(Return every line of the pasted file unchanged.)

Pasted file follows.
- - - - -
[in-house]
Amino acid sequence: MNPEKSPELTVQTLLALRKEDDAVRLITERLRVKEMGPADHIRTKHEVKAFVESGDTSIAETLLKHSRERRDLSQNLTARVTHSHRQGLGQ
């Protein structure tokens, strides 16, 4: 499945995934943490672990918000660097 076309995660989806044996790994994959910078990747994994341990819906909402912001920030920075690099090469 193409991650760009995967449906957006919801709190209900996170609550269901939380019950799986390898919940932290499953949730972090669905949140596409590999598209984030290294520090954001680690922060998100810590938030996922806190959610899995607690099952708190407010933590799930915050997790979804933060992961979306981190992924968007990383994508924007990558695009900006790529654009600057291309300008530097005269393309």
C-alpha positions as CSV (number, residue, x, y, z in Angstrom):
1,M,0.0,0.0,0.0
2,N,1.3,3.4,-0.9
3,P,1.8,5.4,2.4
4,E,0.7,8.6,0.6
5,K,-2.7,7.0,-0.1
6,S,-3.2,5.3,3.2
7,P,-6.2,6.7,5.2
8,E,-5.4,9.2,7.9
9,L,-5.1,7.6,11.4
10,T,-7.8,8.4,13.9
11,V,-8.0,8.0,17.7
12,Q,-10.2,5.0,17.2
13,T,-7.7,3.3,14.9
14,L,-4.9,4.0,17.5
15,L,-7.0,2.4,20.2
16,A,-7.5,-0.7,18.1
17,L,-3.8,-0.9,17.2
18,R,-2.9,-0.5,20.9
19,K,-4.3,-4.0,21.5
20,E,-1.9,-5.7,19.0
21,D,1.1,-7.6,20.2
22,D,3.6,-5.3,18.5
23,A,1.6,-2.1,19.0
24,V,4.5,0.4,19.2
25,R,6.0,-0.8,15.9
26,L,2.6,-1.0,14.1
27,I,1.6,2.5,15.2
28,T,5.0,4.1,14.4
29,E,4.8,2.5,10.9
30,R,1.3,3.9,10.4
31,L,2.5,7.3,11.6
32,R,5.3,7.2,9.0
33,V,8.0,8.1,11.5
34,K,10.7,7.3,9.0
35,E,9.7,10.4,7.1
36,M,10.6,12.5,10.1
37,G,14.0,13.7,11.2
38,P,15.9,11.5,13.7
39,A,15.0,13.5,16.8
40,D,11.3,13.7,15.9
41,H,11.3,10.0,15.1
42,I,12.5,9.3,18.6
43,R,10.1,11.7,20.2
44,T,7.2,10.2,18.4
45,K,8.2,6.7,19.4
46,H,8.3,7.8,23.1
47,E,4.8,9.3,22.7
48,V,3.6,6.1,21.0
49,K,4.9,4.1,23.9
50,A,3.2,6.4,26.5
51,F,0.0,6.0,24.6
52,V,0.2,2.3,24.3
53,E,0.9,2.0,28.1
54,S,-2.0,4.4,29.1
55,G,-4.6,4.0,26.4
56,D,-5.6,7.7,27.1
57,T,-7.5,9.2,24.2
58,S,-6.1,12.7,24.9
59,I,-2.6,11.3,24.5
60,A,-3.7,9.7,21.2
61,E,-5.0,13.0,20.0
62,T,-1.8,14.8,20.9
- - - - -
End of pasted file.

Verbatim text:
[in-house]
Amino acid sequence: MNPEKSPELTVQTLLALRKEDDAVRLITERLRVKEMGPADHIRTKHEVKAFVESGDTSIAETLLKHSRERRDLSQNLTARVTHSHRQGLGQ
């Protein structure tokens, strides 16, 4: 499945995934943490672990918000660097 076309995660989806044996790994994959910078990747994994341990819906909402912001920030920075690099090469 193409991650760009995967449906957006919801709190209900996170609550269901939380019950799986390898919940932290499953949730972090669905949140596409590999598209984030290294520090954001680690922060998100810590938030996922806190959610899995607690099952708190407010933590799930915050997790979804933060992961979306981190992924968007990383994508924007990558695009900006790529654009600057291309300008530097005269393309």
C-alpha positions as CSV (number, residue, x, y, z in Angstrom):
1,M,0.0,0.0,0.0
2,N,1.3,3.4,-0.9
3,P,1.8,5.4,2.4
4,E,0.7,8.6,0.6
5,K,-2.7,7.0,-0.1
6,S,-3.2,5.3,3.2
7,P,-6.2,6.7,5.2
8,E,-5.4,9.2,7.9
9,L,-5.1,7.6,11.4
10,T,-7.8,8.4,13.9
11,V,-8.0,8.0,17.7
12,Q,-10.2,5.0,17.2
13,T,-7.7,3.3,14.9
14,L,-4.9,4.0,17.5
15,L,-7.0,2.4,20.2
16,A,-7.5,-0.7,18.1
17,L,-3.8,-0.9,17.2
18,R,-2.9,-0.5,20.9
19,K,-4.3,-4.0,21.5
20,E,-1.9,-5.7,19.0
21,D,1.1,-7.6,20.2
22,D,3.6,-5.3,18.5
23,A,1.6,-2.1,19.0
24,V,4.5,0.4,19.2
25,R,6.0,-0.8,15.9
26,L,2.6,-1.0,14.1
27,I,1.6,2.5,15.2
28,T,5.0,4.1,14.4
29,E,4.8,2.5,10.9
30,R,1.3,3.9,10.4
31,L,2.5,7.3,11.6
32,R,5.3,7.2,9.0
33,V,8.0,8.1,11.5
34,K,10.7,7.3,9.0
35,E,9.7,10.4,7.1
36,M,10.6,12.5,10.1
37,G,14.0,13.7,11.2
38,P,15.9,11.5,13.7
39,A,15.0,13.5,16.8
40,D,11.3,13.7,15.9
41,H,11.3,10.0,15.1
42,I,12.5,9.3,18.6
43,R,10.1,11.7,20.2
44,T,7.2,10.2,18.4
45,K,8.2,6.7,19.4
46,H,8.3,7.8,23.1
47,E,4.8,9.3,22.7
48,V,3.6,6.1,21.0
49,K,4.9,4.1,23.9
50,A,3.2,6.4,26.5
51,F,0.0,6.0,24.6
52,V,0.2,2.3,24.3
53,E,0.9,2.0,28.1
54,S,-2.0,4.4,29.1
55,G,-4.6,4.0,26.4
56,D,-5.6,7.7,27.1
57,T,-7.5,9.2,24.2
58,S,-6.1,12.7,24.9
59,I,-2.6,11.3,24.5
60,A,-3.7,9.7,21.2
61,E,-5.0,13.0,20.0
62,T,-1.8,14.8,20.9